What do Canadians eat for Thanksgiving? Here are recipes good enough for Justin Trudeau.


As the New York Times' Pete Wells so kindly reminded us this week, Canadian Thanksgiving is upon us. 

The oft-ignored holiday by North American food publications and Americans in general has been celebrated in Canada since the 1750s. Canada's Thanksgiving Day was officially proclaimed by Parliament in 1879 as "a day of General Thanksgiving to Almighty God for the bountiful harvest with which Canada has been blessed," according to The Canadian Encyclopedia, and later became a national rather than a religious celebration to fall on the second Monday of October. 

This year, it falls on Oct. 10, which is Columbus Day (or Indigenous Peoples' Day, depending where you live) in the United States, which means a feast for all! While turkey poutine and maple syrup-drenched stuffing aren't typically on the menu (but hey — you can improvise), here's what Canadians typically eat on their day of thanks. You're welcome. 



Food writer Amy Rosen filled us in on a little clue: "We literally eat exactly what you eat, turkey and all," she said in an email. "The only difference is we're watching baseball during our Thanksgiving instead of football. Go Jays!" Or go Cubs, whatever.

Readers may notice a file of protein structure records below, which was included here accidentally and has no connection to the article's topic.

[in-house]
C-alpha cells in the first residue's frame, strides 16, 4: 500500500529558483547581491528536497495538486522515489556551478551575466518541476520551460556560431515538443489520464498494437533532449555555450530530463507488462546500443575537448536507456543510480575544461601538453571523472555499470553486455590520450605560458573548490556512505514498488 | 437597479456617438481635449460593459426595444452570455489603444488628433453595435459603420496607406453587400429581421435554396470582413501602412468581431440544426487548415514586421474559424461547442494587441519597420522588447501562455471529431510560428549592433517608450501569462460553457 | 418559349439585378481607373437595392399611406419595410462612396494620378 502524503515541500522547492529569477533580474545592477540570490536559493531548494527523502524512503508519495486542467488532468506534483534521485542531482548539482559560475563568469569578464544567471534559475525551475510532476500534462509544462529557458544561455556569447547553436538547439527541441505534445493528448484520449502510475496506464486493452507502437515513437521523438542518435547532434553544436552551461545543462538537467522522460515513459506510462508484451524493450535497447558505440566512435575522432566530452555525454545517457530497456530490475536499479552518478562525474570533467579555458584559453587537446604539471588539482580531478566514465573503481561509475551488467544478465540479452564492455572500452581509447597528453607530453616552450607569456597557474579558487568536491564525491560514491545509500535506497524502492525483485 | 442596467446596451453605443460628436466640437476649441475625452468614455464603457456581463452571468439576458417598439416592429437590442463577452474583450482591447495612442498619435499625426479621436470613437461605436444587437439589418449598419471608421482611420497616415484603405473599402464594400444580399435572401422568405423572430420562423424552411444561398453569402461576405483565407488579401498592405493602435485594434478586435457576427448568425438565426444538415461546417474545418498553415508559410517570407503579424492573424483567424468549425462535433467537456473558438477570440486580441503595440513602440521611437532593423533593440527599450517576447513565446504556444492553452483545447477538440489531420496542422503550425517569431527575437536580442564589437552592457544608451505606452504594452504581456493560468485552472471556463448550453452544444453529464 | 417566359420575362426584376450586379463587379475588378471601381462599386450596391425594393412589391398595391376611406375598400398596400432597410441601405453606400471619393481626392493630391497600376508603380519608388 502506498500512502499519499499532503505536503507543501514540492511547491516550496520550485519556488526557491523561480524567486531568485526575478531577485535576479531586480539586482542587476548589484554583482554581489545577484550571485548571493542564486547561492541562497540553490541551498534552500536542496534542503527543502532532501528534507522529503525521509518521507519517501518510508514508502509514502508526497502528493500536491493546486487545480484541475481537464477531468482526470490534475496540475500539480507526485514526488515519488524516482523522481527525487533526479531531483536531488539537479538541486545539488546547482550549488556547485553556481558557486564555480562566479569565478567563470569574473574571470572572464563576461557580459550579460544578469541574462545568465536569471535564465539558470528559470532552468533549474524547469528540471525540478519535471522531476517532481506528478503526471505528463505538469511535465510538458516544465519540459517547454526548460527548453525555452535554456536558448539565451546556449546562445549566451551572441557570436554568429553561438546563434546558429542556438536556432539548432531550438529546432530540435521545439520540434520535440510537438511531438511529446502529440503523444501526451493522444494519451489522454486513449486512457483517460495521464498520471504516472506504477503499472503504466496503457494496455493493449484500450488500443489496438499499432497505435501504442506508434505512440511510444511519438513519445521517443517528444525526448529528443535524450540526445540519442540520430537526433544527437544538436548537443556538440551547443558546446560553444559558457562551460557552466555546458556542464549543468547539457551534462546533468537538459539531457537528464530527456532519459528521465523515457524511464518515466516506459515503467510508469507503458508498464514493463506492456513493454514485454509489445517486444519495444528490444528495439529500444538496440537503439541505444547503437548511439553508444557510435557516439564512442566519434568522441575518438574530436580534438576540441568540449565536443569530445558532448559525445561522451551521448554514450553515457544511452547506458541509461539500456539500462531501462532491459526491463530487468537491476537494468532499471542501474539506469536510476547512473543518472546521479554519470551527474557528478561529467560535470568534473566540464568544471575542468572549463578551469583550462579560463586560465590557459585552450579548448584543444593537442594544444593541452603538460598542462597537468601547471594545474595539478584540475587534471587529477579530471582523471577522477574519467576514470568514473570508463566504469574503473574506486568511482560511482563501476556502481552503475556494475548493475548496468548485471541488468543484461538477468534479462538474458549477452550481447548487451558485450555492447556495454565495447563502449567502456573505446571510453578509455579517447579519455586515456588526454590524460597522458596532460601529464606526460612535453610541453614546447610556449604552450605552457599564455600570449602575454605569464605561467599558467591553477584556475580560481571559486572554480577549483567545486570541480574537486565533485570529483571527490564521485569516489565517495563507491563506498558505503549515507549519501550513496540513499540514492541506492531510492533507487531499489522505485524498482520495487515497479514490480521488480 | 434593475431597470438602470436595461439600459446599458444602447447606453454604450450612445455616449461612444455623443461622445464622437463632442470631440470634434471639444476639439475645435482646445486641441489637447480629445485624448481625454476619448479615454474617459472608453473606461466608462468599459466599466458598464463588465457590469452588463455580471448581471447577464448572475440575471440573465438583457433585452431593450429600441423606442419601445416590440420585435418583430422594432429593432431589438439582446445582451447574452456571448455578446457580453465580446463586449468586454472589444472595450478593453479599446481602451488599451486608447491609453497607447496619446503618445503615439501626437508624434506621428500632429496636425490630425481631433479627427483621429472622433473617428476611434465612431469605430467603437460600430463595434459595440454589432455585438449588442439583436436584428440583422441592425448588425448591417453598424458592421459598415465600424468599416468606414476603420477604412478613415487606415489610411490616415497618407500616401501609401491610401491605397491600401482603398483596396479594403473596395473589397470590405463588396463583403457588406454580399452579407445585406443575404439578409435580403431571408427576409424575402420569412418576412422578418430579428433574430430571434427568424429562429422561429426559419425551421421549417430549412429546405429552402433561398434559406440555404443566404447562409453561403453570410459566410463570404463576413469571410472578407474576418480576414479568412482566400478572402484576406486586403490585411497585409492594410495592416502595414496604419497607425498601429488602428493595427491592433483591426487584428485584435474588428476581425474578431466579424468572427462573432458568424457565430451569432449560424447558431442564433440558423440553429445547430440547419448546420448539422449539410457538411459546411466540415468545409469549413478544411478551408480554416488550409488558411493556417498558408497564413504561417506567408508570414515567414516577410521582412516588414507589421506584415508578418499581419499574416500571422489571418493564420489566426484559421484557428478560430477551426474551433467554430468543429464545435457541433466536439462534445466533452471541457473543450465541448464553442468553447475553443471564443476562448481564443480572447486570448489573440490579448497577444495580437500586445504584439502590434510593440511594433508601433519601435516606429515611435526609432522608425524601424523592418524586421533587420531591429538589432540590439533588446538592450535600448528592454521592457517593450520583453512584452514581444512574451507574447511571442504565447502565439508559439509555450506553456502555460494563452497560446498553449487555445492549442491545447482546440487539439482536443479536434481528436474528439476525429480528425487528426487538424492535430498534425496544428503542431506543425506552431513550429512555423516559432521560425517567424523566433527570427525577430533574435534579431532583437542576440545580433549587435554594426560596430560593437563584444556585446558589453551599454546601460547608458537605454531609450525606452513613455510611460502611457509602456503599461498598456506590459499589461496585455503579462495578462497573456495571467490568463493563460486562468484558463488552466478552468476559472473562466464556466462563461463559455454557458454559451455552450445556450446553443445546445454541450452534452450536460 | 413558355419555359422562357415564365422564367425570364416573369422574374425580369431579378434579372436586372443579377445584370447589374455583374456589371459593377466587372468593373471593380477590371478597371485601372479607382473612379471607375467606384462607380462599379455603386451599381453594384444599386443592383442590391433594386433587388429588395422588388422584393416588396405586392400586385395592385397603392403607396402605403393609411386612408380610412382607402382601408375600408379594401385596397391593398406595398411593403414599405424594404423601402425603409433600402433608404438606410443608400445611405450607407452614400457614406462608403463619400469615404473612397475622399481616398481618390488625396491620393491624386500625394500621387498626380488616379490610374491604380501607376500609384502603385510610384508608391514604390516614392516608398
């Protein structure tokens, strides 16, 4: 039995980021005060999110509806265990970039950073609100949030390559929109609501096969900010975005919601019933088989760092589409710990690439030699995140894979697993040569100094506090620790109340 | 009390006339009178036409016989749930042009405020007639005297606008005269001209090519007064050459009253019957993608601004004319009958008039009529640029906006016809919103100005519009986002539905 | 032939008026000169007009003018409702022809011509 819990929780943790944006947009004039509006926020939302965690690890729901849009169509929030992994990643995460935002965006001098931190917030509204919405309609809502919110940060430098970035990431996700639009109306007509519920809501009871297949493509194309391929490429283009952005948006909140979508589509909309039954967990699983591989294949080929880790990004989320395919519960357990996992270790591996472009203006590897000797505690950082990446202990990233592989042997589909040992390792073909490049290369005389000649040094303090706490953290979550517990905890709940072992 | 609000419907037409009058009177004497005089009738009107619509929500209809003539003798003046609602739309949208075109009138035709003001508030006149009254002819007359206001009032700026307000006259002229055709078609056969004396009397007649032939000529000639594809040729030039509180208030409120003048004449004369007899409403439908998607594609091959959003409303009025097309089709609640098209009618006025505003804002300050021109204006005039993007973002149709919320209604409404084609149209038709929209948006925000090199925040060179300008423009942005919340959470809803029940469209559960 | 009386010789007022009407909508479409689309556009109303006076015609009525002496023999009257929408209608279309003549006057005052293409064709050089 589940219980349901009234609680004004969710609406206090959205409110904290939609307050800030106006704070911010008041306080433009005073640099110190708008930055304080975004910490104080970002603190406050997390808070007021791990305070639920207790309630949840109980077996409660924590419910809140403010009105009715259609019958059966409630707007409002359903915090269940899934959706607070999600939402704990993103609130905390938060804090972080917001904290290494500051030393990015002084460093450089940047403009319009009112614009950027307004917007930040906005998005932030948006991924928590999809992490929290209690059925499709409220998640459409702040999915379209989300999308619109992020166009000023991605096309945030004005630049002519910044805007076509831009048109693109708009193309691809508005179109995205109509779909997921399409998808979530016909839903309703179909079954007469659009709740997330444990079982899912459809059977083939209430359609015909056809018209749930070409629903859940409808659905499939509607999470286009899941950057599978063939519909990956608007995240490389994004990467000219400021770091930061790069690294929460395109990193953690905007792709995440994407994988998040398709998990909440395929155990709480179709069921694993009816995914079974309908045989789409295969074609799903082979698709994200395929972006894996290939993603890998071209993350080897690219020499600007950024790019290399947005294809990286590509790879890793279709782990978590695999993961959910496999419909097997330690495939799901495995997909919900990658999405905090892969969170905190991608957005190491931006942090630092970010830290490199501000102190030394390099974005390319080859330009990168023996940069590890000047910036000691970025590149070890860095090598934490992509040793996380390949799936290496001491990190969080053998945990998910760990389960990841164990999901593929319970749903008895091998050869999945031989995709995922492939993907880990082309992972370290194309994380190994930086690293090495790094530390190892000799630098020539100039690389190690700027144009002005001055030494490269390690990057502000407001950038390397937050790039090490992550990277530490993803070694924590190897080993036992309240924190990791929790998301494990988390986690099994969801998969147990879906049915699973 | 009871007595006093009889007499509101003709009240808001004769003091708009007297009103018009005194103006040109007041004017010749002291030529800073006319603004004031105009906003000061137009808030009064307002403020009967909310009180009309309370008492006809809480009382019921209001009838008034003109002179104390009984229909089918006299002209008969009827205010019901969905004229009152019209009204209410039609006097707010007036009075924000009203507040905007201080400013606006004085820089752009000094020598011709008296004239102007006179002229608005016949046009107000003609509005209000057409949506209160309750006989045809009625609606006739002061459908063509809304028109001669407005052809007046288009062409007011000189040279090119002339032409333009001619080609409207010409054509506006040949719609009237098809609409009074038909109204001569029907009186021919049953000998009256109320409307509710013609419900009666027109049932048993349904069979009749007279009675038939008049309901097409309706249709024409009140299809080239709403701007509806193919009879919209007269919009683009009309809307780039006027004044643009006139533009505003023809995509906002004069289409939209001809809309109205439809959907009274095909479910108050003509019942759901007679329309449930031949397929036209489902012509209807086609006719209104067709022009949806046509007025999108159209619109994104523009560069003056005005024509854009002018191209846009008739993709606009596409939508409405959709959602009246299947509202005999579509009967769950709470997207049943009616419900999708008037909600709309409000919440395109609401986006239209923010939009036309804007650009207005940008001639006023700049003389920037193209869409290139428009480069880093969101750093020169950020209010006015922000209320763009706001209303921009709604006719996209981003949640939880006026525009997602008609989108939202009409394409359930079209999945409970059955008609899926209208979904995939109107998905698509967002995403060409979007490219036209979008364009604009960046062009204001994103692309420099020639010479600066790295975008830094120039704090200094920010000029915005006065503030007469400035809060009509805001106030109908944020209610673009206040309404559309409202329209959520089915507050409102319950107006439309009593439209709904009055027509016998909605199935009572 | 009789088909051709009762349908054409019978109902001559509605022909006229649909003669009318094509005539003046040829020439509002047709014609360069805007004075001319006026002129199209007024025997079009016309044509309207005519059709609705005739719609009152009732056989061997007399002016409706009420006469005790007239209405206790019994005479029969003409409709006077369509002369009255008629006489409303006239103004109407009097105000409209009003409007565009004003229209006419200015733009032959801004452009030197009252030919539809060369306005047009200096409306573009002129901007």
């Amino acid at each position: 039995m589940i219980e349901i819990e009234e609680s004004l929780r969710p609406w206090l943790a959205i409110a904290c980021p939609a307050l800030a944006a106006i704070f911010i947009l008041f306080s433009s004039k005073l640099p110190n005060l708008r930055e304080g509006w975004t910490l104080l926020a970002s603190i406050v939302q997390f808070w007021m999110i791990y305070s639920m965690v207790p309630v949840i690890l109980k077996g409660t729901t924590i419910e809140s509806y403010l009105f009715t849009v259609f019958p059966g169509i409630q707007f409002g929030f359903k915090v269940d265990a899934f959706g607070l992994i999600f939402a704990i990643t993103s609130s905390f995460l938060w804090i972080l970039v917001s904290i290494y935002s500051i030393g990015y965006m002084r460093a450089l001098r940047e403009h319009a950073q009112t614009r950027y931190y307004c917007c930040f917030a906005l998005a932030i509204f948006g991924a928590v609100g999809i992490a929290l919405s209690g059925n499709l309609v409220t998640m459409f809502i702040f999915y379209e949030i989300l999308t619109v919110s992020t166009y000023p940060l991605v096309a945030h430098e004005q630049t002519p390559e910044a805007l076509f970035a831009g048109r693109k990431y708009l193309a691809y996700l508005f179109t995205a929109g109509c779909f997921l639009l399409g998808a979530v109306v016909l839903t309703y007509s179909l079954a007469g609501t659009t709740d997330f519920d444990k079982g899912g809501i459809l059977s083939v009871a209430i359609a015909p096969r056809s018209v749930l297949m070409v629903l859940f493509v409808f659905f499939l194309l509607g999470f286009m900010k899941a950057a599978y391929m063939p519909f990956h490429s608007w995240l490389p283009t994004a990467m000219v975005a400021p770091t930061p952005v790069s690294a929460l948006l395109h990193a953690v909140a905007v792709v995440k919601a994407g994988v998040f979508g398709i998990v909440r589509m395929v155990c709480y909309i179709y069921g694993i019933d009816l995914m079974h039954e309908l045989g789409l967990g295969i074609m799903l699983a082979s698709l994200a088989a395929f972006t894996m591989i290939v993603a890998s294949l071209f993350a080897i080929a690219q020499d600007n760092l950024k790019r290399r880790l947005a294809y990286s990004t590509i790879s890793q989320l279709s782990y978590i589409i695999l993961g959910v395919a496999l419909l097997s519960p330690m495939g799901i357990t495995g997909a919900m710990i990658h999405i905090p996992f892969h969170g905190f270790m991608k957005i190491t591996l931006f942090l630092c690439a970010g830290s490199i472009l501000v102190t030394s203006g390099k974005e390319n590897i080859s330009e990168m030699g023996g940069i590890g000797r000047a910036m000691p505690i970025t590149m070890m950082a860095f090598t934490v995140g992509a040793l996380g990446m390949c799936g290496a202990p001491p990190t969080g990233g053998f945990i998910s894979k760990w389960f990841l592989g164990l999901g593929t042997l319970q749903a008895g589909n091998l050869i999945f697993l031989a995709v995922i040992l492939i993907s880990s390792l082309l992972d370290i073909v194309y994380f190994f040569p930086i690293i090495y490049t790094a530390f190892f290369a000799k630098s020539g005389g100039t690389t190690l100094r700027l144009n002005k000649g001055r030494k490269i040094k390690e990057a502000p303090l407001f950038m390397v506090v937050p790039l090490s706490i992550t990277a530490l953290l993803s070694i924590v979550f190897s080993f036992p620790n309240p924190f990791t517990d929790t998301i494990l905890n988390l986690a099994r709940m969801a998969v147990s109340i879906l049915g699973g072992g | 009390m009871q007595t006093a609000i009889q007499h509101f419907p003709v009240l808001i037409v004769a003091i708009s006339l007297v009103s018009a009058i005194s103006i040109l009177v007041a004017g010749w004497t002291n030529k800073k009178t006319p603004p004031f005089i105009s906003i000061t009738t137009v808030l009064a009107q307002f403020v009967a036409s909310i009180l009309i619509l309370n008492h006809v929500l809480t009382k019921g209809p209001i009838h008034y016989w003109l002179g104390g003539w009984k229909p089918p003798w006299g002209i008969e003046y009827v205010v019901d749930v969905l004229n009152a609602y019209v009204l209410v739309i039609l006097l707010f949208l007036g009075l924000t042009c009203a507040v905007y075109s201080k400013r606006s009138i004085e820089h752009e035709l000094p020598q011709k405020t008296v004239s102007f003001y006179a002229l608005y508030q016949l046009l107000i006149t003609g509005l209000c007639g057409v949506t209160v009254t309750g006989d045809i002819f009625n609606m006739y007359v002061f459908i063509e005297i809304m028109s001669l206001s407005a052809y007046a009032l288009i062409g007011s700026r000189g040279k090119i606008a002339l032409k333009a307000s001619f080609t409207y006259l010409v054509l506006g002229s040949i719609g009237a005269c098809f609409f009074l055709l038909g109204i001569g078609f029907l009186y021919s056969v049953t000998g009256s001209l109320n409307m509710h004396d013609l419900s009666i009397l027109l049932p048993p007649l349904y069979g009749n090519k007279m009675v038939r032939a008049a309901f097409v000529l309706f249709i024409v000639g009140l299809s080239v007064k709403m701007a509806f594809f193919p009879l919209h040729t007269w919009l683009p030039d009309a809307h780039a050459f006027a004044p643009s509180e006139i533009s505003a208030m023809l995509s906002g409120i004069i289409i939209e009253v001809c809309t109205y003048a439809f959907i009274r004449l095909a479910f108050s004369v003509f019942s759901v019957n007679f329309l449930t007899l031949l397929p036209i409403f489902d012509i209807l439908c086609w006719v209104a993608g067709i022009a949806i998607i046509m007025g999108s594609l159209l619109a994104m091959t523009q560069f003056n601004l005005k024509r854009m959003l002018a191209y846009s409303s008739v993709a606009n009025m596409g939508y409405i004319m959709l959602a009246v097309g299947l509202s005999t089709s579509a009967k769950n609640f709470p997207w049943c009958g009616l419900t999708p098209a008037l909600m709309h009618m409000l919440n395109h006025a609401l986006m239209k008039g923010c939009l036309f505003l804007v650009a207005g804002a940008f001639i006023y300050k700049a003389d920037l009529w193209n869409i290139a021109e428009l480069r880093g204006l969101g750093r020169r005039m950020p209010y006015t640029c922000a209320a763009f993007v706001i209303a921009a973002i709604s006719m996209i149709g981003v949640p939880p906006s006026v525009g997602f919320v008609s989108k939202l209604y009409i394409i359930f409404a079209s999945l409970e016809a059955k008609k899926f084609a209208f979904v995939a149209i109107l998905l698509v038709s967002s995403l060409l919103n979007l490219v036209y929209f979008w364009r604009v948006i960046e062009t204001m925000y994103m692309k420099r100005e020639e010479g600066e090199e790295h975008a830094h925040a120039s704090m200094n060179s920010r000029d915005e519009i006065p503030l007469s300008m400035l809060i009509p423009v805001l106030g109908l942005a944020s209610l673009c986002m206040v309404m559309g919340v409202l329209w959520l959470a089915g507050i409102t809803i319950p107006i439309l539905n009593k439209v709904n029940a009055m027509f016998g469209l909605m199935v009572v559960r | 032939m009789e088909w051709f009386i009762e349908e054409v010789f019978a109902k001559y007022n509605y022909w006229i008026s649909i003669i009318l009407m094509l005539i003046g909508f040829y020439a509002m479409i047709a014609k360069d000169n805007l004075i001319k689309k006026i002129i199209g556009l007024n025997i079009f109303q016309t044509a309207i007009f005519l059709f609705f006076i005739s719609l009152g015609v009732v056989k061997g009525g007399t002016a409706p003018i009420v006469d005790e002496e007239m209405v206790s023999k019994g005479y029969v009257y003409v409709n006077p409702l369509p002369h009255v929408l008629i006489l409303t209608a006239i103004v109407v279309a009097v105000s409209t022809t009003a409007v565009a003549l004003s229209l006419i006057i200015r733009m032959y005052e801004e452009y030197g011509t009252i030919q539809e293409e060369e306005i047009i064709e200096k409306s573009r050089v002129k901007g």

But no matter where you may be, why not tune into Monday night's game with a turkey leg in hand? You can pretend it's a baseball bat, if that's your thing. If you're not up for roasting a whole turkey, try this turkey leg recipe for easy autumnal poultry bliss. 

Turkey dressing


Every turkey needs a nice outfit. Valerie Lugonja reveals on her blog A Canadian Foodie that what most Americans call "stuffing" is actually called "dressing" up north. Fancy! If you're not into dressing, or stuffing, a whole turkey, try this sheet pan stuffing with pancetta and brussels sprouts. 


Simply Recipes

"The centerpiece of Thanksgiving dinner in Canada is, frequently, roast turkey with stuffing and gravy," Wells wrote, confirming that the Thanksgiving fare up north isn't totally different from its American counterpart. "Side dishes are made with fall vegetables like sweet potatoes and squash."  Sounds familiar, no? Try this maple-glazed delicata squash with brussels sprouts recipe, because you know it's not a Canadian Thanksgiving without some maple syrup. 

Pumpkin pie 

Sally's Baking Addiction

"Dessert will be pie. Everybody's favorite is pumpkin," Wells wrote. And so it is. Try this great pumpkin pie recipe to kick off your celebration of the season.  



"THE drink for Canadians during the holidays and on Thanksgiving is shots of Caribou," French-Canadian Bertil Jean-Chronberg, sommelier, partner and wine director at Boston's The Beehive and Beat Brasserie said in an email. Jean-Chronberg continued:

"Caribou is sweet alcoholic beverage made with red wine, hard liquor and maple syrup or sugar. We always use gin and vodka in my family, but every household has their own recipe. It was traditionally used to keep warm during hunting season and when you were outside in the cold, but it has evolved into a holiday tradition in Canada. During the dinner itself, most Canadians prefer to drink real hard cider with their dinner, before they move to wine. As for beers, the go-tos are Labatt Blue and Molson."